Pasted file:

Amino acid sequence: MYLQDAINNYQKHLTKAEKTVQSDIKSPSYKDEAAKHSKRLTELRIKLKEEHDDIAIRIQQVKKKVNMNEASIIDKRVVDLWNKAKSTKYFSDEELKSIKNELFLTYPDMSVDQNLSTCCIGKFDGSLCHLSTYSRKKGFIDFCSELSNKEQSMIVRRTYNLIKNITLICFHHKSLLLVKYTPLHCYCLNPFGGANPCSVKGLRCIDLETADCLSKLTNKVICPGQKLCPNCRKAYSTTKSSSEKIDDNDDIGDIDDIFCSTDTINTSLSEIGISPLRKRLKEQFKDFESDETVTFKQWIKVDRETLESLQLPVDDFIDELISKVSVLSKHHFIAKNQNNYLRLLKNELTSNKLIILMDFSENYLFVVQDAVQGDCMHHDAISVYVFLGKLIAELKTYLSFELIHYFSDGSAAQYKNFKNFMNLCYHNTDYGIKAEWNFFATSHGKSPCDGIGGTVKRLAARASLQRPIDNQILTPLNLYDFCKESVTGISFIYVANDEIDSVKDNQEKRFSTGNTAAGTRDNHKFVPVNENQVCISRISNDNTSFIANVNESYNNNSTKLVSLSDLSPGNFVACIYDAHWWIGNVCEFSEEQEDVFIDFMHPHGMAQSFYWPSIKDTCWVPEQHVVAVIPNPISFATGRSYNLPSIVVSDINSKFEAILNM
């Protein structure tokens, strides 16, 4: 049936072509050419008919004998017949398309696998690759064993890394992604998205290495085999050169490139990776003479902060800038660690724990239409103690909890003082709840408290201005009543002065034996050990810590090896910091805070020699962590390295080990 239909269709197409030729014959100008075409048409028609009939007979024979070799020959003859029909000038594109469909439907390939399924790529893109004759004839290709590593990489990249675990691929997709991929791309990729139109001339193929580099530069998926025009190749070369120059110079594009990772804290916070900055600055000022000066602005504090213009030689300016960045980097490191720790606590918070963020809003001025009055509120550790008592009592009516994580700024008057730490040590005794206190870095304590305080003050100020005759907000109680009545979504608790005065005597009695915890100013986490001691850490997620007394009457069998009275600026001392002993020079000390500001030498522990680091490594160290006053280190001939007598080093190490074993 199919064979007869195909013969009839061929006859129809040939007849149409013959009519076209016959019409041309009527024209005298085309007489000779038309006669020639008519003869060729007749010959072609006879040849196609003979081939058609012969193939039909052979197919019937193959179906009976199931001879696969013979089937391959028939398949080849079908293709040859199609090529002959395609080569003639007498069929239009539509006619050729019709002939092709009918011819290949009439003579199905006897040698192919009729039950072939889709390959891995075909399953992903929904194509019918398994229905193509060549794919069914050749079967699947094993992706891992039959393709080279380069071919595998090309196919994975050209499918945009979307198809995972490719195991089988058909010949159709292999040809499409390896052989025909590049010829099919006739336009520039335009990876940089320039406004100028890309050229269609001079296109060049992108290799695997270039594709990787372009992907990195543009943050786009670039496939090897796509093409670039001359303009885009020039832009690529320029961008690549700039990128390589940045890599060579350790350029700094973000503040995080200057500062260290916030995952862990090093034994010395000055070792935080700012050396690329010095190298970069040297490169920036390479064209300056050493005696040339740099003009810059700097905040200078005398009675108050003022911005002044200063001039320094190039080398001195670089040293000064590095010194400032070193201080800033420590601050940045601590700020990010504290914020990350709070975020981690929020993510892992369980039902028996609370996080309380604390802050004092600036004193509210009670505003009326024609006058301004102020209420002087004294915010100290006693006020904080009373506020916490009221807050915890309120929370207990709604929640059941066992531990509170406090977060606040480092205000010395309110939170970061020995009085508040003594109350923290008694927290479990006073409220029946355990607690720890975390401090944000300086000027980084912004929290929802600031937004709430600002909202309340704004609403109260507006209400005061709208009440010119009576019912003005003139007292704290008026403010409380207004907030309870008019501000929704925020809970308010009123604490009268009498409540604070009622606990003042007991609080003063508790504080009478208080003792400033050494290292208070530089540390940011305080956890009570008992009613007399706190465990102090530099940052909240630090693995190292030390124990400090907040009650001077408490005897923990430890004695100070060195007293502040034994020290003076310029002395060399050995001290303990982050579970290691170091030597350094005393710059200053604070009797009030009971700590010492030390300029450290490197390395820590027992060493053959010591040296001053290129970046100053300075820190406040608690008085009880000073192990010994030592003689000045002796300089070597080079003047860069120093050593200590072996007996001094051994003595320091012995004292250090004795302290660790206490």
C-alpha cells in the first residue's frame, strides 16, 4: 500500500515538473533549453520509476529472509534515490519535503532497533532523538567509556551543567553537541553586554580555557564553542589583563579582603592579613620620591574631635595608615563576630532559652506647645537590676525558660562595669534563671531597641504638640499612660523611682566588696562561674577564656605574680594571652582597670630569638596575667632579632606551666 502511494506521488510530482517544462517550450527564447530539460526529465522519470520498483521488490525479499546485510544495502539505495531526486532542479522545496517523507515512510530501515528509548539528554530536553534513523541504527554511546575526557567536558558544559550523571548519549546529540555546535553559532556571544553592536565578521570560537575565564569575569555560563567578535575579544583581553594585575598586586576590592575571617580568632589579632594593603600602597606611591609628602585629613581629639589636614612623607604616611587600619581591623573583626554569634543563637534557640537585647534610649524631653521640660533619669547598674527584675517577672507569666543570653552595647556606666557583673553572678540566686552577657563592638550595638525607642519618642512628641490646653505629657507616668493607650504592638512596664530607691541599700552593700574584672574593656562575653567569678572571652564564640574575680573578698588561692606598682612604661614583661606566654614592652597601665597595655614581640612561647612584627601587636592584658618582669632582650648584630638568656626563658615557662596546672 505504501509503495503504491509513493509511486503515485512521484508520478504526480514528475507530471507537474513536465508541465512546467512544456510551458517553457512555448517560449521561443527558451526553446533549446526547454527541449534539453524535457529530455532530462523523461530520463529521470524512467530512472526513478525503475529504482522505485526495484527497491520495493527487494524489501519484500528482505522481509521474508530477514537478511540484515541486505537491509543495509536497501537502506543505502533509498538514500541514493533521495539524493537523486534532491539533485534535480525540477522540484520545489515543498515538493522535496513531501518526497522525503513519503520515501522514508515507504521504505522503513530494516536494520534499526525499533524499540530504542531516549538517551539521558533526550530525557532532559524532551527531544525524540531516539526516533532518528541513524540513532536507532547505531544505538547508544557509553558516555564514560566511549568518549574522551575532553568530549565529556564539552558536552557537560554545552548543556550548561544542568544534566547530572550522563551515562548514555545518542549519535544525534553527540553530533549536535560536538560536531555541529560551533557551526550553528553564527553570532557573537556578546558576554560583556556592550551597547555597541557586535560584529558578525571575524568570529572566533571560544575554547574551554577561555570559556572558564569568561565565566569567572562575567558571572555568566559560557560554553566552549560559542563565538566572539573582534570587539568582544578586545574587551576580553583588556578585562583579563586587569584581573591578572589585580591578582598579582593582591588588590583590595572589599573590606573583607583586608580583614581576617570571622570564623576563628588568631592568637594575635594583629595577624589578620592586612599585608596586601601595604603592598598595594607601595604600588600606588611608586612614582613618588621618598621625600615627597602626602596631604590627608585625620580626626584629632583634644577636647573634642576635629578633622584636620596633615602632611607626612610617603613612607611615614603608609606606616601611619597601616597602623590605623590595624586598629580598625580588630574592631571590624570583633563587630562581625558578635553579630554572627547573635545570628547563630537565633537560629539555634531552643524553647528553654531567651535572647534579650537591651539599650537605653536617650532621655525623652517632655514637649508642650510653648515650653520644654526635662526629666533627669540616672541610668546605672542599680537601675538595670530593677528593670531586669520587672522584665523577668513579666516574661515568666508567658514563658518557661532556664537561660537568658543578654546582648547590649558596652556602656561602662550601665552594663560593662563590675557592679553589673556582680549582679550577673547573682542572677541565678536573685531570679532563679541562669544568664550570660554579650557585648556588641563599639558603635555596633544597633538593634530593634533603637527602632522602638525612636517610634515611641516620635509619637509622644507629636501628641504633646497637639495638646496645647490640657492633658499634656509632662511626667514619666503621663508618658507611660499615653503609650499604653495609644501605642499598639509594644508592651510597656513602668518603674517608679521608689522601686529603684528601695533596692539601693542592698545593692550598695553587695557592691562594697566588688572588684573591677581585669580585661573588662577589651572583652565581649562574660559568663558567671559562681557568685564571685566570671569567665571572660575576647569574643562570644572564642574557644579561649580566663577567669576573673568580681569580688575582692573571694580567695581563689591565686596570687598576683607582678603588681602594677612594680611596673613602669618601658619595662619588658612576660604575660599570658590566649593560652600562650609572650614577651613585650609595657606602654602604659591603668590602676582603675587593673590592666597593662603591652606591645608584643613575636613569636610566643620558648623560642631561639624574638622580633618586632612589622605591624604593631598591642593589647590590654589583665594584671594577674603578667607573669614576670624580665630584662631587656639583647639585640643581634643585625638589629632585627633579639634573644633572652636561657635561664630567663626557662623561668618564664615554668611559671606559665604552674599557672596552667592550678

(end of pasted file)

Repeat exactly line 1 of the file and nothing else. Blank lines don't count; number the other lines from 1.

Amino acid sequence: MYLQDAINNYQKHLTKAEKTVQSDIKSPSYKDEAAKHSKRLTELRIKLKEEHDDIAIRIQQVKKKVNMNEASIIDKRVVDLWNKAKSTKYFSDEELKSIKNELFLTYPDMSVDQNLSTCCIGKFDGSLCHLSTYSRKKGFIDFCSELSNKEQSMIVRRTYNLIKNITLICFHHKSLLLVKYTPLHCYCLNPFGGANPCSVKGLRCIDLETADCLSKLTNKVICPGQKLCPNCRKAYSTTKSSSEKIDDNDDIGDIDDIFCSTDTINTSLSEIGISPLRKRLKEQFKDFESDETVTFKQWIKVDRETLESLQLPVDDFIDELISKVSVLSKHHFIAKNQNNYLRLLKNELTSNKLIILMDFSENYLFVVQDAVQGDCMHHDAISVYVFLGKLIAELKTYLSFELIHYFSDGSAAQYKNFKNFMNLCYHNTDYGIKAEWNFFATSHGKSPCDGIGGTVKRLAARASLQRPIDNQILTPLNLYDFCKESVTGISFIYVANDEIDSVKDNQEKRFSTGNTAAGTRDNHKFVPVNENQVCISRISNDNTSFIANVNESYNNNSTKLVSLSDLSPGNFVACIYDAHWWIGNVCEFSEEQEDVFIDFMHPHGMAQSFYWPSIKDTCWVPEQHVVAVIPNPISFATGRSYNLPSIVVSDINSKFEAILNM